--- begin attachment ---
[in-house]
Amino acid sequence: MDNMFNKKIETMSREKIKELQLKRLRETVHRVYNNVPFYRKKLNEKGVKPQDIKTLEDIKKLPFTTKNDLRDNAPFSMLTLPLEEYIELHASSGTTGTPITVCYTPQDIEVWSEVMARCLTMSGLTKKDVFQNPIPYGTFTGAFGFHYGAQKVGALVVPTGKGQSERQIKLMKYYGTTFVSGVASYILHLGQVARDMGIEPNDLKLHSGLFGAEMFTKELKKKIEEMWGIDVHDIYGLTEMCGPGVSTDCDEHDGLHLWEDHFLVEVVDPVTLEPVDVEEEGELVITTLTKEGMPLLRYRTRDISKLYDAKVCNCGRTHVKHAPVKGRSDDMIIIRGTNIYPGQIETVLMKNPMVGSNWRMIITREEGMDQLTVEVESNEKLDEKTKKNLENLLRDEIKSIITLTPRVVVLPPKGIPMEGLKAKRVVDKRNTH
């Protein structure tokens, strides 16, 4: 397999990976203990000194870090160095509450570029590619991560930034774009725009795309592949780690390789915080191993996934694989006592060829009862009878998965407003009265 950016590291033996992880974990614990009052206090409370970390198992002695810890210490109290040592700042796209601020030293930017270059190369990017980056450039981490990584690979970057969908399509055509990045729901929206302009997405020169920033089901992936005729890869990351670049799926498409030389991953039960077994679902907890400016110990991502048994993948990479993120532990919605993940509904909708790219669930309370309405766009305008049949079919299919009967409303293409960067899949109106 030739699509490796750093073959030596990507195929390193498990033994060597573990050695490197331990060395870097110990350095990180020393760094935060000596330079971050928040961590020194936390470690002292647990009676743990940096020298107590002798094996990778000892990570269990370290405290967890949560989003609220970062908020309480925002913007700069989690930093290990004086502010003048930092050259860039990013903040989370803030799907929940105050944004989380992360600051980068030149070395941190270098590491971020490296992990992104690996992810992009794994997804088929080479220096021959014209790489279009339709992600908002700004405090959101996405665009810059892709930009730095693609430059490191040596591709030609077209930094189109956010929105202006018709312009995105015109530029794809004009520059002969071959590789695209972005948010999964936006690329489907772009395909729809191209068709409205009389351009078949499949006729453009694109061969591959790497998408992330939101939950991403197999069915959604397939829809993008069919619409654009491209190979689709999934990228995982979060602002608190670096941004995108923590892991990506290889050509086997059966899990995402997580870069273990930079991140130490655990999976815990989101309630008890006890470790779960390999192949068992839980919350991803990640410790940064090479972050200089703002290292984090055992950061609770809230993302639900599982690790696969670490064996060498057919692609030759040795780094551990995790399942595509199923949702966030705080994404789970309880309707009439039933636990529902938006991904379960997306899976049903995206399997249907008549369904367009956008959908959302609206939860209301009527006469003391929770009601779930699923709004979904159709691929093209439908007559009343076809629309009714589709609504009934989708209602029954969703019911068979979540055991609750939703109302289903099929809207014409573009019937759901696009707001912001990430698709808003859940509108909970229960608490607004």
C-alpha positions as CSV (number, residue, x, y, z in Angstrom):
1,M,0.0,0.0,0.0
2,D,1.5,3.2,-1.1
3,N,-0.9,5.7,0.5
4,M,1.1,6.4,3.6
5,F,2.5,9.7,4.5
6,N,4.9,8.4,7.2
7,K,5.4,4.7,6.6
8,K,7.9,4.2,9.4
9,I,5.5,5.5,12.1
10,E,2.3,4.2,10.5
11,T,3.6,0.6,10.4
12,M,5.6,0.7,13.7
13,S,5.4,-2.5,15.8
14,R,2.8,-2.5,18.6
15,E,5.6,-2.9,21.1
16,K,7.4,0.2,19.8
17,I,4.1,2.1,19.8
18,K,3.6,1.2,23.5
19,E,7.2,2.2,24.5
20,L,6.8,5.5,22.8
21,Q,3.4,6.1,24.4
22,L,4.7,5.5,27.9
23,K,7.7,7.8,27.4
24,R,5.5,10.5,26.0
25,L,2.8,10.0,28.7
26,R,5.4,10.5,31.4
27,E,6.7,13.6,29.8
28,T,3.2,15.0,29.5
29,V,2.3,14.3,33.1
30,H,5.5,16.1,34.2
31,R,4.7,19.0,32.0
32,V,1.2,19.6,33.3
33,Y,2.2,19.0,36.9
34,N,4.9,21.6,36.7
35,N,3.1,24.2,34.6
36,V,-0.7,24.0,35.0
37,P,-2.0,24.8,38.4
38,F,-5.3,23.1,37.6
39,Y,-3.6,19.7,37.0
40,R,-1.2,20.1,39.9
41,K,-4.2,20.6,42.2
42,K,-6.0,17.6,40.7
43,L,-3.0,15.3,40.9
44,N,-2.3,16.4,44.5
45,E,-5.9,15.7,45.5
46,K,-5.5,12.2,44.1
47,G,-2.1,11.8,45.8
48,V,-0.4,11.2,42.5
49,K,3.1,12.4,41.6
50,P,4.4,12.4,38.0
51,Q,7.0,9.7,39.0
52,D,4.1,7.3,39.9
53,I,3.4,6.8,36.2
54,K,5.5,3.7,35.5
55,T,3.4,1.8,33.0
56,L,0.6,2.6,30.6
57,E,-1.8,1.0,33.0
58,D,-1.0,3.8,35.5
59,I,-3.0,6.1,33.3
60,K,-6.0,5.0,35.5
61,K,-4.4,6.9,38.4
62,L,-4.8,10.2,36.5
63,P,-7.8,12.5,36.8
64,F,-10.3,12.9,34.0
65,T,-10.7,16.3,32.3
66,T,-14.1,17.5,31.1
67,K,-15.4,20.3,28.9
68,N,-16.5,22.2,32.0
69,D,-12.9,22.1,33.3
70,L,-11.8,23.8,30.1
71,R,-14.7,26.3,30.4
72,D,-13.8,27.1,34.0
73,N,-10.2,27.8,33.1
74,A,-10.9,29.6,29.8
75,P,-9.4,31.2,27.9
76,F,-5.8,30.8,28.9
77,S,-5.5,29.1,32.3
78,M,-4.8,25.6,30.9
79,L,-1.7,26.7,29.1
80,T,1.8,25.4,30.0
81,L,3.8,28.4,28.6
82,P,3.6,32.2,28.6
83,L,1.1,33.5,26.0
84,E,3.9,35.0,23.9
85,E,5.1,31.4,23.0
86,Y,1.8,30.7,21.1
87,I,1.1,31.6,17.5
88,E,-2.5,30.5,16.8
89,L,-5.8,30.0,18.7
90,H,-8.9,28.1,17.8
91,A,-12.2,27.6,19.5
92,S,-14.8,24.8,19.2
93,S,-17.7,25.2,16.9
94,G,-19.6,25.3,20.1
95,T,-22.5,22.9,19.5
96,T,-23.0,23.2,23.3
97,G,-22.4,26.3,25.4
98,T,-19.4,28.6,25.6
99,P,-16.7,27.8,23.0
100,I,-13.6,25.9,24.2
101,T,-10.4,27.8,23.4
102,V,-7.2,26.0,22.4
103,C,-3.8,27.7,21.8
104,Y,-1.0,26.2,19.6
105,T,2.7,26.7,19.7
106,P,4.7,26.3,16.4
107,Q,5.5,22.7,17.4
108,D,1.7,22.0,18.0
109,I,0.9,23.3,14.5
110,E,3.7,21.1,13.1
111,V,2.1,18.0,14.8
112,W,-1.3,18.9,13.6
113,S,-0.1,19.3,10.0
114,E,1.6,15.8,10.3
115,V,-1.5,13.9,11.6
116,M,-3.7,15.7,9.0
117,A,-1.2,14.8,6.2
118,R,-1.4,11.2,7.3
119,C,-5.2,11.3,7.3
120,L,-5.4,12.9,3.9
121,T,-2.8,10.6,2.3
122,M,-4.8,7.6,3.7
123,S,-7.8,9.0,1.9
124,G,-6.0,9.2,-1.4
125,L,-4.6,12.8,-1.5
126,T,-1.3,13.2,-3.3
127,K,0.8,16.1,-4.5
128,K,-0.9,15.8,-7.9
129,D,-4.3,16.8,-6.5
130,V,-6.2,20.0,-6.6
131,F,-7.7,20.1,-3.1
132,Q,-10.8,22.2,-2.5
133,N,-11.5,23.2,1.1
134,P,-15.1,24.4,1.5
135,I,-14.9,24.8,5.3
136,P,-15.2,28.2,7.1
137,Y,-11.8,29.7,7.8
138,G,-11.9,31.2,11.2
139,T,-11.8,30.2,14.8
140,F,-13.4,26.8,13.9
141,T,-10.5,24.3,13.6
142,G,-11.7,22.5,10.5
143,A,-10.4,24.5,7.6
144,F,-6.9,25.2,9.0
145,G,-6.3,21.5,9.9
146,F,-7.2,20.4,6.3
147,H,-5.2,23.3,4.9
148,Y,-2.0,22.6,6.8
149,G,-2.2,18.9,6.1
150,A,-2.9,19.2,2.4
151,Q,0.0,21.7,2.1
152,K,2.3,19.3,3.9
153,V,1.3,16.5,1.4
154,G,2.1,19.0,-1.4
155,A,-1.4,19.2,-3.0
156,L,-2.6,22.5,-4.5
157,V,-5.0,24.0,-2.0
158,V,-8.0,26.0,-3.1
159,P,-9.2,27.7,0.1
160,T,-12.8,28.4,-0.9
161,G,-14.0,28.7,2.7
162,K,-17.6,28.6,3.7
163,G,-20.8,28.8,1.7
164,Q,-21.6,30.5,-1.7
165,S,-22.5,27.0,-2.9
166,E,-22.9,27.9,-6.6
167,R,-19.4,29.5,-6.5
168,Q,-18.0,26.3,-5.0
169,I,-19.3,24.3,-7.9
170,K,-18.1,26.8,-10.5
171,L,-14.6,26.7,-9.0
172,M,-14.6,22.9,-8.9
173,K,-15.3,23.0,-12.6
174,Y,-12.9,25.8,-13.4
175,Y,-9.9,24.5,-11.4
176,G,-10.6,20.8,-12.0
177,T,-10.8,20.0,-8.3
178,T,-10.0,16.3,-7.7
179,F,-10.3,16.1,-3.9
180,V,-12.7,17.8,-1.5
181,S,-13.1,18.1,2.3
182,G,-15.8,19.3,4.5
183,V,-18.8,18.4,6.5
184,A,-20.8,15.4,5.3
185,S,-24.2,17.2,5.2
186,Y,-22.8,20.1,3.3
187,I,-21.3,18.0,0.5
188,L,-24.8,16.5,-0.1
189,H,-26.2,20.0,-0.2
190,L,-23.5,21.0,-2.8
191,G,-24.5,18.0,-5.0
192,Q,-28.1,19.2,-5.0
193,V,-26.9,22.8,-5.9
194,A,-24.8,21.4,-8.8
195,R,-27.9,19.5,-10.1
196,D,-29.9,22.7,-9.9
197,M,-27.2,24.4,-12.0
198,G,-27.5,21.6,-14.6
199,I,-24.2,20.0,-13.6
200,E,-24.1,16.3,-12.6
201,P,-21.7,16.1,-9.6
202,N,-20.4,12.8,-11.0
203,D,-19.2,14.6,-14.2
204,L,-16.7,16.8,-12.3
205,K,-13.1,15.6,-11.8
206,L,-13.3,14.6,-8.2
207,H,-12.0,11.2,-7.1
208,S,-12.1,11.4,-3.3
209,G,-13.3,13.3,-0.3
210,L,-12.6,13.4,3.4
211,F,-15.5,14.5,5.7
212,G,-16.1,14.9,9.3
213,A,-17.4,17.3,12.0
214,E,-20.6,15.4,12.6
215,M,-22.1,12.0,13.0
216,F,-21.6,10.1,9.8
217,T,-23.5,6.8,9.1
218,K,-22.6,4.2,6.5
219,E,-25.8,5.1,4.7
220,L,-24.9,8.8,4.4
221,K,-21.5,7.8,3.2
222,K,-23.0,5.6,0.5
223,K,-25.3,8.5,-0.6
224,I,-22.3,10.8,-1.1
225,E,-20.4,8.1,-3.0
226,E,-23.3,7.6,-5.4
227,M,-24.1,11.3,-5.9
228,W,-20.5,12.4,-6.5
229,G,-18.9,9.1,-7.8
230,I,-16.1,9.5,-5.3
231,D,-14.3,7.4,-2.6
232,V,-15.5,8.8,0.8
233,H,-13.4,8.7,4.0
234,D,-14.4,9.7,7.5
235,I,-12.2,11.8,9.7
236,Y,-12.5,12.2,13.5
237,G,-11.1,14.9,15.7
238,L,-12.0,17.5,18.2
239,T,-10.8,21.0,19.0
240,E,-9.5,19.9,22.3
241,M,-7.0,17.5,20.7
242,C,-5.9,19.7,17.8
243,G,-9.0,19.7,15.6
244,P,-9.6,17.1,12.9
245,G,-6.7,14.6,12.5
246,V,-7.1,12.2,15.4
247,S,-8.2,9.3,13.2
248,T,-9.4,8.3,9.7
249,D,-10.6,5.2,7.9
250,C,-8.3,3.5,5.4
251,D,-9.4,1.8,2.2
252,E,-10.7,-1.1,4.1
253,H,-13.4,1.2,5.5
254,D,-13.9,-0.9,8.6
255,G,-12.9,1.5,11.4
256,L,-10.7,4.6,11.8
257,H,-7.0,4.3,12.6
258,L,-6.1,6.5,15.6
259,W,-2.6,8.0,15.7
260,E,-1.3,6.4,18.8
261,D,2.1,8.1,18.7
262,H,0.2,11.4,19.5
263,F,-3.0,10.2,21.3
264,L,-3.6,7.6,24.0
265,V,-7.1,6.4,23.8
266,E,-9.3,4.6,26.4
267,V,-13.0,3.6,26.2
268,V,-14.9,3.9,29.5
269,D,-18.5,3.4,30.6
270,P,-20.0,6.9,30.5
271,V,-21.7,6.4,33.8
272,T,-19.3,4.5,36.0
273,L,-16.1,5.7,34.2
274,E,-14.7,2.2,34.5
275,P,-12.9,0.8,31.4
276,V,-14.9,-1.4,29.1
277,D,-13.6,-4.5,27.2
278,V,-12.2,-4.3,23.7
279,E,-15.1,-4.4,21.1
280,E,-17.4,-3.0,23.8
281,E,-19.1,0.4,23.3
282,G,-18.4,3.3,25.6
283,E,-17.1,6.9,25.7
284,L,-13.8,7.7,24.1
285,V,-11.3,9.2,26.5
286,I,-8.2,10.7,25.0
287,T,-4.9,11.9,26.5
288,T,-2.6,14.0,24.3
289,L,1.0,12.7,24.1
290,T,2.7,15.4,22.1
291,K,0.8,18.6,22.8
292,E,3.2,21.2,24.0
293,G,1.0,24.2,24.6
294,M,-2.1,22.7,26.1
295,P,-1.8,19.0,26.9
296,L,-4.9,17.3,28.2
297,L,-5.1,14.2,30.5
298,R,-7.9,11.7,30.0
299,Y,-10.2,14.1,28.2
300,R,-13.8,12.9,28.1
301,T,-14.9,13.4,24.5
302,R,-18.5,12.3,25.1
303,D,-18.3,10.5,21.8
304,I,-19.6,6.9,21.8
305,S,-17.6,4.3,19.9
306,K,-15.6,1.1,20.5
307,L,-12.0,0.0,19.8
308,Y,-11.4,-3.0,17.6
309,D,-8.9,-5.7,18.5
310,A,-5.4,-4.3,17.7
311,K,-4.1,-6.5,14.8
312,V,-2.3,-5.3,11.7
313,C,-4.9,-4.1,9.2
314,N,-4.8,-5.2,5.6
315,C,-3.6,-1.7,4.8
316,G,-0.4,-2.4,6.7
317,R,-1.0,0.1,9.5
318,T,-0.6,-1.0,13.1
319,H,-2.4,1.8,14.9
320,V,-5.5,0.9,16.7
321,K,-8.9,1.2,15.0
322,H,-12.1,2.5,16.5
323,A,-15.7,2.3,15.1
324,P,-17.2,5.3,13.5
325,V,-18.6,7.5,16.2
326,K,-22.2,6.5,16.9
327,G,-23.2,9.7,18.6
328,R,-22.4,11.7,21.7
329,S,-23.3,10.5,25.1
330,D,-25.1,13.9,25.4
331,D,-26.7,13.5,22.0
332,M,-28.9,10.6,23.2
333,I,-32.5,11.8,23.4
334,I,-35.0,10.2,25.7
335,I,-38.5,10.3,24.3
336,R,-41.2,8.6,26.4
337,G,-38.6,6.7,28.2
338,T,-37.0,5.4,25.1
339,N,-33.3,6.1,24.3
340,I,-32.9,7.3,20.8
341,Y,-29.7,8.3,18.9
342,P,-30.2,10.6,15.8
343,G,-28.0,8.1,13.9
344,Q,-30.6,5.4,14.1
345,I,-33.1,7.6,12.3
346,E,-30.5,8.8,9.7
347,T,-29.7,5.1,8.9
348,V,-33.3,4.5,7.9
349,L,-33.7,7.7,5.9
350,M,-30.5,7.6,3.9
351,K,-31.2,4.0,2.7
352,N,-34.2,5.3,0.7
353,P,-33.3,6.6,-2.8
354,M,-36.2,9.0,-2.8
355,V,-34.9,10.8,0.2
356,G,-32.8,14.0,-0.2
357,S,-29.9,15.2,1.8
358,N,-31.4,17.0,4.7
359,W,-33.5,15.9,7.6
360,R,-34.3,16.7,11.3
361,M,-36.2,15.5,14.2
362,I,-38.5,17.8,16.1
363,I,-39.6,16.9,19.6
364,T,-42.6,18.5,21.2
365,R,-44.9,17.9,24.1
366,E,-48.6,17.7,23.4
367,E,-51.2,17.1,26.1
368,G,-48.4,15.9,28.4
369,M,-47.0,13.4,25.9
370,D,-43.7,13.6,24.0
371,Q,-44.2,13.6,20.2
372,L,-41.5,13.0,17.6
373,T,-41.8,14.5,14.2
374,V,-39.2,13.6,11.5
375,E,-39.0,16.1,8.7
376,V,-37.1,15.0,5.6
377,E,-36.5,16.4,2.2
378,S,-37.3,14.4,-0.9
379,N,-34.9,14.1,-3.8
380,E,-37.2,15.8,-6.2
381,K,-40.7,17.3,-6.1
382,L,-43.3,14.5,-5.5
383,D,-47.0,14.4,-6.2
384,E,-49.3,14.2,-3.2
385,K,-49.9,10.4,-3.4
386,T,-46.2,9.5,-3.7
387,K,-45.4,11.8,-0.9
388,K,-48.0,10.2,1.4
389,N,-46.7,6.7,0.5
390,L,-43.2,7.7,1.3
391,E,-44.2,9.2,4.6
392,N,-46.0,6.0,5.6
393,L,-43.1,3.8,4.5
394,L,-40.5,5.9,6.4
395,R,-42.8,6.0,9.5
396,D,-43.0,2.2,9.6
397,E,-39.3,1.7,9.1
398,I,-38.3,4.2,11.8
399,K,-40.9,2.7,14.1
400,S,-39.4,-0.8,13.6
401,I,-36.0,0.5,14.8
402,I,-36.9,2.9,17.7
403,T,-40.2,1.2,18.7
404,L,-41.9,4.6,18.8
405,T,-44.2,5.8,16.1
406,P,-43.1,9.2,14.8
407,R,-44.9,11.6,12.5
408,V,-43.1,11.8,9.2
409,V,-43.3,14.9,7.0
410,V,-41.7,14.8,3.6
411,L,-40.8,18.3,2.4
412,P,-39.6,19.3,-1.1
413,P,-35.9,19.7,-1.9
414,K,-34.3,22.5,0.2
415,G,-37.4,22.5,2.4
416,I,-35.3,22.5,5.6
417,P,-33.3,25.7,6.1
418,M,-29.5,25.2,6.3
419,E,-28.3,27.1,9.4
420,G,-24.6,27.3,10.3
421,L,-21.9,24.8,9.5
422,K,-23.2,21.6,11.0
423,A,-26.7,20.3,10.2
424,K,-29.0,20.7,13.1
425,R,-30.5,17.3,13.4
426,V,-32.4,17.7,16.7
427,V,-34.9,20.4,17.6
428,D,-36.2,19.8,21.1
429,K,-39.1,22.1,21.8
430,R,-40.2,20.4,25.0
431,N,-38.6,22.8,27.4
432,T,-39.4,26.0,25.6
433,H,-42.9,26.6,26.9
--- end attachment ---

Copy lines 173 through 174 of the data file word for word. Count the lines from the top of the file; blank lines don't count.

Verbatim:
169,I,-19.3,24.3,-7.9
170,K,-18.1,26.8,-10.5